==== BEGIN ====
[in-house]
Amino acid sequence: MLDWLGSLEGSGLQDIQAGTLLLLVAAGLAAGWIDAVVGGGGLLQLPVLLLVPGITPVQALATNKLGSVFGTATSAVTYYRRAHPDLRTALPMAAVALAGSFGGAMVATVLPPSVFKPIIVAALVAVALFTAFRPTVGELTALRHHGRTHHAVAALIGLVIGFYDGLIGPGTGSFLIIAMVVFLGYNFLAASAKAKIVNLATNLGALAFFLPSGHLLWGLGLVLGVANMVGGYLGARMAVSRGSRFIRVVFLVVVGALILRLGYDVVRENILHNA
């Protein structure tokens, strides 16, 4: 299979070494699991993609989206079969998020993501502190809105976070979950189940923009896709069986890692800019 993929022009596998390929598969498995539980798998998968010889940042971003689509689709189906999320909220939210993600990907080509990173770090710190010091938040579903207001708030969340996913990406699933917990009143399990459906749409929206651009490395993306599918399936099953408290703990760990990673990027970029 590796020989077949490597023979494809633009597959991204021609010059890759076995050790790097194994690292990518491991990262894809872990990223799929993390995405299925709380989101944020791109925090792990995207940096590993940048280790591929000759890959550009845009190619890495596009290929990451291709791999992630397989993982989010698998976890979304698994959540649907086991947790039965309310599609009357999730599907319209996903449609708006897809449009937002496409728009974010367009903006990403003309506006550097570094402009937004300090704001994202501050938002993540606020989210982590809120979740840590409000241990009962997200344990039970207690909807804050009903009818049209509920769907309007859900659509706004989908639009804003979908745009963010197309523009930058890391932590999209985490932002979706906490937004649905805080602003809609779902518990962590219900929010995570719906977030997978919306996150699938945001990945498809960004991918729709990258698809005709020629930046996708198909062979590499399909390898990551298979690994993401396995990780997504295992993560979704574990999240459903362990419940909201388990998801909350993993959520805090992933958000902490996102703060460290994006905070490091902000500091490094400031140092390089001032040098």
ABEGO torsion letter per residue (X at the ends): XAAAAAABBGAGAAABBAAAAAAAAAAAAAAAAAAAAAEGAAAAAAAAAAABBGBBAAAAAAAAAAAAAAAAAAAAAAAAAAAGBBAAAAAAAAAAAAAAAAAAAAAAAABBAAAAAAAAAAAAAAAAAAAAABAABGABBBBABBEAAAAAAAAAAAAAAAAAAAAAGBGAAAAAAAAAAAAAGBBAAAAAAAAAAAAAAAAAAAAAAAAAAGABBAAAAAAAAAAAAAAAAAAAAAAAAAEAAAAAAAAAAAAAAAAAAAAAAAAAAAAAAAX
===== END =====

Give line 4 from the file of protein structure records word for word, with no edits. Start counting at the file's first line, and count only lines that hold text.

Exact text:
ABEGO torsion letter per residue (X at the ends): XAAAAAABBGAGAAABBAAAAAAAAAAAAAAAAAAAAAEGAAAAAAAAAAABBGBBAAAAAAAAAAAAAAAAAAAAAAAAAAAGBBAAAAAAAAAAAAAAAAAAAAAAAABBAAAAAAAAAAAAAAAAAAAAABAABGABBBBABBEAAAAAAAAAAAAAAAAAAAAAGBGAAAAAAAAAAAAAGBBAAAAAAAAAAAAAAAAAAAAAAAAAAGABBAAAAAAAAAAAAAAAAAAAAAAAAAEAAAAAAAAAAAAAAAAAAAAAAAAAAAAAAAX